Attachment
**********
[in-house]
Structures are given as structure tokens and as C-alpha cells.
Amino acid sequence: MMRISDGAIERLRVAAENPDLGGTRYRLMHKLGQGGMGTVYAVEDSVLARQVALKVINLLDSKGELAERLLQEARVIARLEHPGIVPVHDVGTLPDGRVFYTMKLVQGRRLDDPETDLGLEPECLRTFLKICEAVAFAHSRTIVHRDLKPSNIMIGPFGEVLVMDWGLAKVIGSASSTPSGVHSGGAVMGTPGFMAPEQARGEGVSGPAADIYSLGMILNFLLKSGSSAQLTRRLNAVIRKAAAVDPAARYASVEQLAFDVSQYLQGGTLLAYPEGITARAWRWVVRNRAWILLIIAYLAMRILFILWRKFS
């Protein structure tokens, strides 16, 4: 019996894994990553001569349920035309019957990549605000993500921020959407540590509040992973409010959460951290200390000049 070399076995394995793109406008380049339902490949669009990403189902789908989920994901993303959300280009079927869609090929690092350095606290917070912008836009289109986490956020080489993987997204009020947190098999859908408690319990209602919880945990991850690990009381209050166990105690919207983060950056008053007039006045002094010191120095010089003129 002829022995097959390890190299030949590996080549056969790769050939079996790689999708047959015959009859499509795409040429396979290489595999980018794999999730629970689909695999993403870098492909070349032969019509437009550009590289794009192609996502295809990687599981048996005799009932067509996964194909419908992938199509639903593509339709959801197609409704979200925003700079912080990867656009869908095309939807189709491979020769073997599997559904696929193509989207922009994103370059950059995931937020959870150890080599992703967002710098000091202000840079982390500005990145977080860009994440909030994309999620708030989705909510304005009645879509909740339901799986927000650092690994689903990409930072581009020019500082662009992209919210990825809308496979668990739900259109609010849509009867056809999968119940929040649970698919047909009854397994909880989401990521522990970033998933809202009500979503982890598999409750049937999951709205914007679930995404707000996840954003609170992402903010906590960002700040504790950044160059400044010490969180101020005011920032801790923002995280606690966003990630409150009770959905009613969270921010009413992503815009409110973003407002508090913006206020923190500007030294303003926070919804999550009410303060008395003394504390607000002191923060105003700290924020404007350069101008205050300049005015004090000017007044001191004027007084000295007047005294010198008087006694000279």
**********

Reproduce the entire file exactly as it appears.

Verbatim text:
[in-house]
Structures are given as structure tokens and as C-alpha cells.
Amino acid sequence: MMRISDGAIERLRVAAENPDLGGTRYRLMHKLGQGGMGTVYAVEDSVLARQVALKVINLLDSKGELAERLLQEARVIARLEHPGIVPVHDVGTLPDGRVFYTMKLVQGRRLDDPETDLGLEPECLRTFLKICEAVAFAHSRTIVHRDLKPSNIMIGPFGEVLVMDWGLAKVIGSASSTPSGVHSGGAVMGTPGFMAPEQARGEGVSGPAADIYSLGMILNFLLKSGSSAQLTRRLNAVIRKAAAVDPAARYASVEQLAFDVSQYLQGGTLLAYPEGITARAWRWVVRNRAWILLIIAYLAMRILFILWRKFS
């Protein structure tokens, strides 16, 4: 019996894994990553001569349920035309019957990549605000993500921020959407540590509040992973409010959460951290200390000049 070399076995394995793109406008380049339902490949669009990403189902789908989920994901993303959300280009079927869609090929690092350095606290917070912008836009289109986490956020080489993987997204009020947190098999859908408690319990209602919880945990991850690990009381209050166990105690919207983060950056008053007039006045002094010191120095010089003129 002829022995097959390890190299030949590996080549056969790769050939079996790689999708047959015959009859499509795409040429396979290489595999980018794999999730629970689909695999993403870098492909070349032969019509437009550009590289794009192609996502295809990687599981048996005799009932067509996964194909419908992938199509639903593509339709959801197609409704979200925003700079912080990867656009869908095309939807189709491979020769073997599997559904696929193509989207922009994103370059950059995931937020959870150890080599992703967002710098000091202000840079982390500005990145977080860009994440909030994309999620708030989705909510304005009645879509909740339901799986927000650092690994689903990409930072581009020019500082662009992209919210990825809308496979668990739900259109609010849509009867056809999968119940929040649970698919047909009854397994909880989401990521522990970033998933809202009500979503982890598999409750049937999951709205914007679930995404707000996840954003609170992402903010906590960002700040504790950044160059400044010490969180101020005011920032801790923002995280606690966003990630409150009770959905009613969270921010009413992503815009409110973003407002508090913006206020923190500007030294303003926070919804999550009410303060008395003394504390607000002191923060105003700290924020404007350069101008205050300049005015004090000017007044001191004027007084000295007047005294010198008087006694000279």